How does having a better credit score affect your mortgage rate, and how much could it lower your monthly payments? Let’s do some interesting mortgage math to find out!
I know what you’re thinking: “There’s no such thing as interesting math.” But stick with me. The following numbers will show you how a better credit score could lower your monthly mortgage payments by hundreds of dollars. Ah, now I have your attention!
You probably already know that earning a higher credit score will help you obtain a lower interest rate on your mortgage loan. This is a result of risk-based pricing. When lenders view borrowers as a higher risk, they charge more interest. Low-risk borrowers, on the other hand, are generally charged less interest. And credit scores were specifically designed to be risk indicators.
Granted, the lender will also consider your income, your overall debt, and other factors. But your credit score is one of the leading factors that can affect your mortgage rate. It can also determine whether or not you get approved for a loan in the first place. So the better your score, the better your chances of getting a mortgage with a good interest rate attached to it. That’s one of your primary goals, as a borrower.
But how does all of this translate into monthly savings? Let’s do some basic math to find out. Here’s a realistic scenario that shows how a higher credit score can affect the borrower’s mortgage rate and monthly payments.
Example: How Credit Scores Affect Mortgage Rates, Payments
Let’s say I’m shopping for a home loan in the amount of $250,000. So I find a mortgage lender and apply for a loan. During the application process, I find out that my credit score is 600, which is at the bottom of the lender’s qualification scale (pretty realistic for 2014, by the way). I’m able to get approved with a score in this range, which is good. But I won’t get the lender’s best interest rates at this level — not even close. I would need a much higher score for that.
So here’s how the numbers work out. I’ve taken home insurance and other non-mortgage costs out of the equation, for the sake of simplicity.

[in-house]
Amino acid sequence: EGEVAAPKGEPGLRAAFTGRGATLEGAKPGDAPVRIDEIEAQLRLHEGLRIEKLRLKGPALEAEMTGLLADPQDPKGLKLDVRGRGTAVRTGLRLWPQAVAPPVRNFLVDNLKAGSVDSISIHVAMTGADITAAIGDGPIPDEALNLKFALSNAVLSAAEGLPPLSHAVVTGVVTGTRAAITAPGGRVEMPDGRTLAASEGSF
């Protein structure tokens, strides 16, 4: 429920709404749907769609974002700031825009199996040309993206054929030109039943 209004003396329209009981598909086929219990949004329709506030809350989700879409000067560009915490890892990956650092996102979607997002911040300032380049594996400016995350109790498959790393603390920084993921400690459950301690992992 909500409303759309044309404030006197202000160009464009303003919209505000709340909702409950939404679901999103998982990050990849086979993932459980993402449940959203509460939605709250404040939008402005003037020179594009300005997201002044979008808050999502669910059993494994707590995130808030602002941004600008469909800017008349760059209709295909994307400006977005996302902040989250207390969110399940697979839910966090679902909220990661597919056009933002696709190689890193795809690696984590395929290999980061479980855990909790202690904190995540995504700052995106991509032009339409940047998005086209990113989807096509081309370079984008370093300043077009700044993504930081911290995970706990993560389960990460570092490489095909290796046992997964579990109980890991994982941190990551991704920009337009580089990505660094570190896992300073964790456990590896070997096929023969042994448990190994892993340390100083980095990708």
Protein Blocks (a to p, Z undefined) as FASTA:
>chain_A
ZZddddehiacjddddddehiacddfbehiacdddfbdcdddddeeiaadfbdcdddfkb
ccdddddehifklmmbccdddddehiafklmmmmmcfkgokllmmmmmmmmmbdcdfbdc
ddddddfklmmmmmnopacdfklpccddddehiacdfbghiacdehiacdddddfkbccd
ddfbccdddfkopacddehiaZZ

Mortgage Scenario #1
- I opt for a 30-year fixed mortgage.
- The loan amount is $250,000.
- My FICO credit score is 600.
- The lender approves me for an interest rate of 5.4%.
- My mortgage payment comes out to around $1,403 per month.
Now let’s assume I went through this same process with a better credit score, and with all other factors being the same. How does this affect my mortgage rate and monthly payments? How much money do I save? Here are the numbers:
Mortgage Scenario #2
- Once again, I choose a 30-year fixed mortgage.
- The loan amount is the same — $250,000.
- This time, I have a better credit score– 780.
- The lender approves me for their best rate, which is 4.15%.
- My mortgage payment comes out to around $1,215 per month.
In this scenario, I could save nearly $200 per month, just by having a higher score and securing a lower rate. What does that savings amount mean to you? Half of a car payment? A few trips to the grocery store? More money to put toward savings, or perhaps a few more dinners out each month? However you spend it, we can both agree that it’s better to put that money into your own pocket than the lender’s pocket.
This is a realistic scenario, by the way. I didn’t pull these numbers out of thin air. I used Freddie Mac’s weekly mortgage survey to get the current average mortgage rates (at the time of publication), and I used an accurate mortgage calculator provided by Bankrate.com to determine the monthly payments. The results show how your credit score affects your mortgage rate and, by extension, your monthly loan payments.
The bottom line is that you can save a lot of money by improving your credit situation before buying a home.
If you find out that your score is low, and you want some tips for improving it, you’ll find plenty of advice here on our website. You can also find a lot of good information on the MyFICO.com website (it’s owned by the company that actually designed the FICO credit-scoring model, used by most mortgage lenders).
Disclaimer: This article explains how credit scores can affect mortgage rates and the resulting monthly payments. Lender’s use a variety of factors when assigning interest rates to home loans. They consider the “whole borrower,” instead of looking at just one factor. The examples provided above are generic in nature and may not apply to your situation. This article has been provided for educational use and does not constitute financial advice. Please do not make any financial decisions based solely on the information presented above.
Brandon Cornett is a veteran real estate market analyst, reporter, and creator of the Home Buying Institute. He has been covering the U.S. real estate market for more than 15 years. About the author